Here’s another viewpoint for us to ponder:

It is the teacher’s place to keep the women interested.  I taught in Relief Society for years, and, if I could hold their interest, they would listen and participate.  Many of the sisters had great ideas to contribute. 

Experienced Teacher

You have a point, Experienced. There are some teaching methods, too, that are guaranteed to cause an uproar. Whenever a teacher divides the class into little discussion groups, I can guarantee you that what is being discussed is not the question that was assigned to the group. At least, that’s true in our ward. Dividing the class into discussion groups equals “party time!” where I come from.

Here are my thoughts.  Most of the whispering might be caused by the teacher using her “soft voice” and not projecting to the back of the room, and not using the board.  So, in order to politely know what’s happening, one asks a close neighbor.  The neighbor being so focused trying to hear the soft voice, or perhaps slightly hard of hearing, says, “What?”  And so it goes.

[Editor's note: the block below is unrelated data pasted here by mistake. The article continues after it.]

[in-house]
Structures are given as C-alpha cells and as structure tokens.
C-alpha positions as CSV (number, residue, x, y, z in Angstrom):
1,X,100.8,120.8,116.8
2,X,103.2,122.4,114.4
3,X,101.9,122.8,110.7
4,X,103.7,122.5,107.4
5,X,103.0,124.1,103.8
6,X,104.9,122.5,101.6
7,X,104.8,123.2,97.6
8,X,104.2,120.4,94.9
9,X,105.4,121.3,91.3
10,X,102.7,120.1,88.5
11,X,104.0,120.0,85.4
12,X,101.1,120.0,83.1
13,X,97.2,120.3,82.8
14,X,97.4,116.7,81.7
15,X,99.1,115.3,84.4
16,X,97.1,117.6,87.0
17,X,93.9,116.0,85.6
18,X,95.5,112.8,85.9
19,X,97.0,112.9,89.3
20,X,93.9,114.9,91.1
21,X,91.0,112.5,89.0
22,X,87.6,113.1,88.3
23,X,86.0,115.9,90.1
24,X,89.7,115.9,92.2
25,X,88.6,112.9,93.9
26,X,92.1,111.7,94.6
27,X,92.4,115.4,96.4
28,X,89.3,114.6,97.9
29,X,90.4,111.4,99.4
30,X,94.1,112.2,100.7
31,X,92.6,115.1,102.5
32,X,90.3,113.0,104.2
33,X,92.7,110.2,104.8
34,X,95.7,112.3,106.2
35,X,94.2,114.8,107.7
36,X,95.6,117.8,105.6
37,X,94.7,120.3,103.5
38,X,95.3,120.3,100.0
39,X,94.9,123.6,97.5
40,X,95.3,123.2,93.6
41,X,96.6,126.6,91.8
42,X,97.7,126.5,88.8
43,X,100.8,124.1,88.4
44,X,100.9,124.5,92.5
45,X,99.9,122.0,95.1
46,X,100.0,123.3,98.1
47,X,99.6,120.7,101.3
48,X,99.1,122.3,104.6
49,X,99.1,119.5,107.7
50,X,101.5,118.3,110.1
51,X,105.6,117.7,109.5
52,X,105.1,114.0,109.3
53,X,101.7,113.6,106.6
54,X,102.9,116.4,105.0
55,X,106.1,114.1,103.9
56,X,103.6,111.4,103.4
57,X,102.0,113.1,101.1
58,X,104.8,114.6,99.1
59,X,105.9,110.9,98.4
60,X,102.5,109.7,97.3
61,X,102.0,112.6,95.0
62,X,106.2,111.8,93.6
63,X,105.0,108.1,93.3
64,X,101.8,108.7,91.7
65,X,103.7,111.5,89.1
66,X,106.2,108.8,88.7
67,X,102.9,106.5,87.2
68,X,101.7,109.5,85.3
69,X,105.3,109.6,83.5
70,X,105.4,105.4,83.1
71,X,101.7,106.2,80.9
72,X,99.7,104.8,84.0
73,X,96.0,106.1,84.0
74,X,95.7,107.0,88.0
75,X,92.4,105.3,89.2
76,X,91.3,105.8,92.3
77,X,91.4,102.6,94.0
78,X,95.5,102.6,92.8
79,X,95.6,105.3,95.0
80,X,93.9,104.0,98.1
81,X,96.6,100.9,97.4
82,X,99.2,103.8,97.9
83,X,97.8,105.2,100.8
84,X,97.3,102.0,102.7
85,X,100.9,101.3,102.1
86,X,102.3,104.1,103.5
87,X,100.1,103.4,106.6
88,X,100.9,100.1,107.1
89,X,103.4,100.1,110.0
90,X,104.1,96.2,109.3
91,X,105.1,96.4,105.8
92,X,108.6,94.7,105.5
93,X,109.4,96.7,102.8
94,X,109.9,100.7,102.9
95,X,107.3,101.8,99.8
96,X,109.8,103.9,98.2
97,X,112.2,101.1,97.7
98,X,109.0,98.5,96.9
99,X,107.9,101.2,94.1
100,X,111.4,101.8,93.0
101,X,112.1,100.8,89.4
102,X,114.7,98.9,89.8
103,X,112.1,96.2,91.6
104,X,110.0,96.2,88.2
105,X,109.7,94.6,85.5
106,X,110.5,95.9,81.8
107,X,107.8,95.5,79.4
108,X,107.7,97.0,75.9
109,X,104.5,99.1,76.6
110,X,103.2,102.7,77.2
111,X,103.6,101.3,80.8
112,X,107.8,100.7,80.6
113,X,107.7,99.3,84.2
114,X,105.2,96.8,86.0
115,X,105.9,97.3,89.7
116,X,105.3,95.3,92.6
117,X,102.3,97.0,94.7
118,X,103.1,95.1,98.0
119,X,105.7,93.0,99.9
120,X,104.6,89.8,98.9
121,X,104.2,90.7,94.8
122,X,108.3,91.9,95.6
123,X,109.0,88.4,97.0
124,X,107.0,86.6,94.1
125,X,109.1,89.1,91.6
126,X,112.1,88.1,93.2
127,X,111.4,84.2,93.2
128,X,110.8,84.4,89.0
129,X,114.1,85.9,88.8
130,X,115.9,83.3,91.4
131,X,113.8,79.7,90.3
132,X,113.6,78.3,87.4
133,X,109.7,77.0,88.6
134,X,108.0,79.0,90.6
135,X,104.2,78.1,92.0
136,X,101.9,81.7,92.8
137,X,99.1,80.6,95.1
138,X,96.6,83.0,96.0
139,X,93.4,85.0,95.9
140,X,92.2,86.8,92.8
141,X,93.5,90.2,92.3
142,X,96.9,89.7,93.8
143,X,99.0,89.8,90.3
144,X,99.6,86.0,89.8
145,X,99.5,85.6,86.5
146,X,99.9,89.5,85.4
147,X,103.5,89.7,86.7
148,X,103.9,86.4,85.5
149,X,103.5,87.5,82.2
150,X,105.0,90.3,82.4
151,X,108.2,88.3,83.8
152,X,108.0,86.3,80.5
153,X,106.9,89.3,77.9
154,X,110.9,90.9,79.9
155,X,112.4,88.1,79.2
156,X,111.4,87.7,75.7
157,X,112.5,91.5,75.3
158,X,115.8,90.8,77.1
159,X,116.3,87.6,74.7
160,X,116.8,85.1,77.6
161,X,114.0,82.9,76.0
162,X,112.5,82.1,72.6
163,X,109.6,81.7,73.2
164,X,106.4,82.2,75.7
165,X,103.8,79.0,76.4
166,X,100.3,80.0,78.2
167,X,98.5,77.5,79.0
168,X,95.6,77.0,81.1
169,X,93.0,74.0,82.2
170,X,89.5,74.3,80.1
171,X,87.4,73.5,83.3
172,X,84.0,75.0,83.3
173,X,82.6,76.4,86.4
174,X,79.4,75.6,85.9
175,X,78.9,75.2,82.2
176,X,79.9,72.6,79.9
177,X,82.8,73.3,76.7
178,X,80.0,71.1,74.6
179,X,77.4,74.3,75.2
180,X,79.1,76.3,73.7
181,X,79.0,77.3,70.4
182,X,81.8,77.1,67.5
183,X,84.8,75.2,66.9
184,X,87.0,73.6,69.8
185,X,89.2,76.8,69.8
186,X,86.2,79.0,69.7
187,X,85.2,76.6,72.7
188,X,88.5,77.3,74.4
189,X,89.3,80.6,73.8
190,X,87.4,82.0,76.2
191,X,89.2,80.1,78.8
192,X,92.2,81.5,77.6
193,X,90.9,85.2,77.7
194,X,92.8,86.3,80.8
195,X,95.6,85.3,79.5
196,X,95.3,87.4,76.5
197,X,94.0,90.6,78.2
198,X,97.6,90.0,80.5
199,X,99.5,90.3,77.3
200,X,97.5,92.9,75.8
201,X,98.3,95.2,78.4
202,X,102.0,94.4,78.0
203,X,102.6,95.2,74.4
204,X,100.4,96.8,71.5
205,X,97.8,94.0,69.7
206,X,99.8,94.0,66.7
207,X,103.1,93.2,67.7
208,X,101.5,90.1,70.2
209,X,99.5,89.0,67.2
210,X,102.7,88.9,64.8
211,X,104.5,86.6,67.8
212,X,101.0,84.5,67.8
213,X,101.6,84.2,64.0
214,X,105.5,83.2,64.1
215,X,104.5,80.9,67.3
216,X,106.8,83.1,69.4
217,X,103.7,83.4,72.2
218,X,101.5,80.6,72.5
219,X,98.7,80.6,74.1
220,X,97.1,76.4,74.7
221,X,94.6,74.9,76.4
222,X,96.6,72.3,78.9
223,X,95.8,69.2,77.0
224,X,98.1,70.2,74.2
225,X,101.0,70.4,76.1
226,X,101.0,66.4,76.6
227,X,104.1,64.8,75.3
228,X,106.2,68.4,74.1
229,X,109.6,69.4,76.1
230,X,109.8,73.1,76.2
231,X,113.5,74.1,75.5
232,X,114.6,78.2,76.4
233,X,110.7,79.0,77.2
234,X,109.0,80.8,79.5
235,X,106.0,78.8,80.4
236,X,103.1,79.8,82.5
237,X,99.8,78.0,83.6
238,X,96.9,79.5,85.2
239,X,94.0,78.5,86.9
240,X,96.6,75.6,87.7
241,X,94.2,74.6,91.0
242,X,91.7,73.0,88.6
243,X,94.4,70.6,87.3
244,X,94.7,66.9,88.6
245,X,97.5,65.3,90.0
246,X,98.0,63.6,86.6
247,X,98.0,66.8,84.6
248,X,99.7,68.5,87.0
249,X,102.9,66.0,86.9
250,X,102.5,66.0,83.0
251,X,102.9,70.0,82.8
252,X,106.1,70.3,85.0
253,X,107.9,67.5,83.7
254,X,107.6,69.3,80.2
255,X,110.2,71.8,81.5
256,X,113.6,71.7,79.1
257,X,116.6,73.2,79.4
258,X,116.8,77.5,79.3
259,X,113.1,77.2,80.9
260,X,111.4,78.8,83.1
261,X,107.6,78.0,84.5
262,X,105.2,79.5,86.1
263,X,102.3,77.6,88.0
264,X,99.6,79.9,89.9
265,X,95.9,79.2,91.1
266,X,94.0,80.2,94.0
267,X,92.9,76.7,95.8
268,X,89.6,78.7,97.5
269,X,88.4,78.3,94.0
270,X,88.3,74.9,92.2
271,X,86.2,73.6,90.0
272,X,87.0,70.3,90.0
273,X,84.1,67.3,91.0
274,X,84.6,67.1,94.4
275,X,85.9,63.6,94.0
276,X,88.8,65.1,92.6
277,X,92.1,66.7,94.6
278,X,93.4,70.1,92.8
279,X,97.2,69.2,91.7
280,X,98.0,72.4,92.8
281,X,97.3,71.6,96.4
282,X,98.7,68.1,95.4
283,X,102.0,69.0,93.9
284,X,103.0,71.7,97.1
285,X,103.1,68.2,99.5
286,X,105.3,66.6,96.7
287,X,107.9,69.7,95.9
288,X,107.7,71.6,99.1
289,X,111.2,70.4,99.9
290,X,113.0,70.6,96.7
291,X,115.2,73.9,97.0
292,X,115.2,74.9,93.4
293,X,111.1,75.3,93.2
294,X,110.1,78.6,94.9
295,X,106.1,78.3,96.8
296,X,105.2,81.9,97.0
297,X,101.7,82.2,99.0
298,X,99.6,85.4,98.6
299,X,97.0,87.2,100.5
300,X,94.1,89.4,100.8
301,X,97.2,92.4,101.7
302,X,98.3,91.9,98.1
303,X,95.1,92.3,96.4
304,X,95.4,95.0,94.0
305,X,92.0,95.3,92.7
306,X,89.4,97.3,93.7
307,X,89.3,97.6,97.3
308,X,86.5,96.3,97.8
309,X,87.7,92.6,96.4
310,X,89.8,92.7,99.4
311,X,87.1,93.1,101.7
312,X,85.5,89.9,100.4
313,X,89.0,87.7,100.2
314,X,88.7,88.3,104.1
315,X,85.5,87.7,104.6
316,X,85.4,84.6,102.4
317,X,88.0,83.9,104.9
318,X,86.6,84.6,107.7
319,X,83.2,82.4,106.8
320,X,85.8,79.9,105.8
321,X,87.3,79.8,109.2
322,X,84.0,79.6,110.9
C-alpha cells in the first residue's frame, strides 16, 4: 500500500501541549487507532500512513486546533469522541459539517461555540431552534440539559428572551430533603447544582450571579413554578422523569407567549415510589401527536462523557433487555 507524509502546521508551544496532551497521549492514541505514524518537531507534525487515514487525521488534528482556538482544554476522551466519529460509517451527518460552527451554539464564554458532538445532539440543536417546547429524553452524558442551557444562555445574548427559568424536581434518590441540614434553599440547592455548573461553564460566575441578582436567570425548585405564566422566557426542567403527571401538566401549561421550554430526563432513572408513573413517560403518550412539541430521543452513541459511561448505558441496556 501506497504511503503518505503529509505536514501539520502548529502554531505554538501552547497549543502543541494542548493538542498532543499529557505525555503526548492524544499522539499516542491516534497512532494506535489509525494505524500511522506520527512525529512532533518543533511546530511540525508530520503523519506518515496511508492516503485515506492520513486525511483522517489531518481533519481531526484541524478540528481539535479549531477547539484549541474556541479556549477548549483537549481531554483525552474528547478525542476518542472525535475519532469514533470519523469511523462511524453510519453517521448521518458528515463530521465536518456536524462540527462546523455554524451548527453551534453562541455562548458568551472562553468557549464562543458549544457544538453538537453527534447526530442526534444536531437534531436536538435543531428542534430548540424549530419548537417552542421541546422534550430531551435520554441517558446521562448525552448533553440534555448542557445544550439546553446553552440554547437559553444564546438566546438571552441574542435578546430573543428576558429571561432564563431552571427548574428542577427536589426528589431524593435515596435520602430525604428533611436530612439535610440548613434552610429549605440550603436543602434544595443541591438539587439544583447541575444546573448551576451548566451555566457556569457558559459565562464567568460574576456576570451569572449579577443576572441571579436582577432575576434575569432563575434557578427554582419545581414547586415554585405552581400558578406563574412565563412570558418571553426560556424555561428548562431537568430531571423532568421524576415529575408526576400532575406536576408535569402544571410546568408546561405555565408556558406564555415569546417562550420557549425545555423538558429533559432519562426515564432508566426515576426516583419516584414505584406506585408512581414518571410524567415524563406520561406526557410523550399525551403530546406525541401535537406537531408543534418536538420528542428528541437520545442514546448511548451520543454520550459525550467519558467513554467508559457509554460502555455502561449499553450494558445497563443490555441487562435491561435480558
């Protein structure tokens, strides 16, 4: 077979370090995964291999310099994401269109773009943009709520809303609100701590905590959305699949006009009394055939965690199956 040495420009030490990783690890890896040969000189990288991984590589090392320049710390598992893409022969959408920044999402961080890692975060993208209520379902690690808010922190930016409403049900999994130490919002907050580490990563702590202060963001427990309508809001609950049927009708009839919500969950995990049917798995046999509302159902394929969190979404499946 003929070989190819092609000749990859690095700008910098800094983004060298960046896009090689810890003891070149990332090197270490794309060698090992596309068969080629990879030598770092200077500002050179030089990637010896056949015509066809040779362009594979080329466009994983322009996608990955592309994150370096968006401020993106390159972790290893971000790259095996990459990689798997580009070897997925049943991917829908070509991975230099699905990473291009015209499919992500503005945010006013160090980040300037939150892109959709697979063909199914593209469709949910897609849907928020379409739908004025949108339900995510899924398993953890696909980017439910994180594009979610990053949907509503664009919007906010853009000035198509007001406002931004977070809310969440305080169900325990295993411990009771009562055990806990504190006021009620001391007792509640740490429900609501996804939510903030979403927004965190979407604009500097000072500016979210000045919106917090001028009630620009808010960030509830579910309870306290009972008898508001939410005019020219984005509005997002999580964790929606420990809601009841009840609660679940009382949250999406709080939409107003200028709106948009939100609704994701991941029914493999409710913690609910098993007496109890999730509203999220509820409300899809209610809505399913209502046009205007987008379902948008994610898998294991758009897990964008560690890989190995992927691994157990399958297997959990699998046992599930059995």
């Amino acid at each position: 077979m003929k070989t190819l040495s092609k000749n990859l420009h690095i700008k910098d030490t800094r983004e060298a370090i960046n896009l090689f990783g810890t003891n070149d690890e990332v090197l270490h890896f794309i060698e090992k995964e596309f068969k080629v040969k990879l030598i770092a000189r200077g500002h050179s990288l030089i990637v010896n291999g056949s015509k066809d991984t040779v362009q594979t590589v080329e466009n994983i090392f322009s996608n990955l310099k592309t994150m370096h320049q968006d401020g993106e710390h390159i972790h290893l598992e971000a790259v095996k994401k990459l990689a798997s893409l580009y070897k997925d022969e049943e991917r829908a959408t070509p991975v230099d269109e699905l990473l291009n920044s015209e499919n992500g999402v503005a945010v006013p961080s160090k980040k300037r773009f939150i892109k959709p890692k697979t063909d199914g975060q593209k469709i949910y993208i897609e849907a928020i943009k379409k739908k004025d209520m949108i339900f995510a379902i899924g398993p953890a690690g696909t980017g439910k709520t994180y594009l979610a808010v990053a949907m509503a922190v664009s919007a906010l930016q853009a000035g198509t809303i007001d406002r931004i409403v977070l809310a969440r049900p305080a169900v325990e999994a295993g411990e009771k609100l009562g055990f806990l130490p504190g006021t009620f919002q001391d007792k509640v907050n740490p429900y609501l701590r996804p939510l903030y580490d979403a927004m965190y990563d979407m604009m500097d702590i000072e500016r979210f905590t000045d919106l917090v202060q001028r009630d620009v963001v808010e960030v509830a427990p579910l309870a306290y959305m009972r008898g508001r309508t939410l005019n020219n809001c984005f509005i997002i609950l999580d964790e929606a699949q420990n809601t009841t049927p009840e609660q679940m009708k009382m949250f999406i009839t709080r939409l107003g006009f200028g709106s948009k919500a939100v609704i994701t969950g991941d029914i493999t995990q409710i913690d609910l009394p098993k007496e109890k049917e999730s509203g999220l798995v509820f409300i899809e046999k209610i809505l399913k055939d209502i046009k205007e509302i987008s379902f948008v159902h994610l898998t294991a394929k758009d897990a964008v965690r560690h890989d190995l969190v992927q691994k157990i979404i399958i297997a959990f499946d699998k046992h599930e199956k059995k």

Perhaps, in addition to toys for the happy toddler, we need a pen and paper?   But then, the noise issue becomes scratching pen against crinkly paper.   Perhaps, the teacher could stop talking and when everything settles down, without comment, continue with the lesson.  A big respect sign near the teacher? Lip glue at the door?   This issue seems so complicated.  Maybe next week we could have a simpler topic to think about!

Active in Richmond

Lip glue at the door? Where can I buy that! I need that for Young Women – not to glue the lips of the Young Women, but to glue the lips of the leaders and teachers like me who are visiting in the back of the room.

Okay, people, that’s it for this time. We’ll continue (conclude?) this discussion next Monday.

Until next week – Kathy

“There is nothing so annoying as to have two people talking when you’re busy interrupting.”

Mark Twain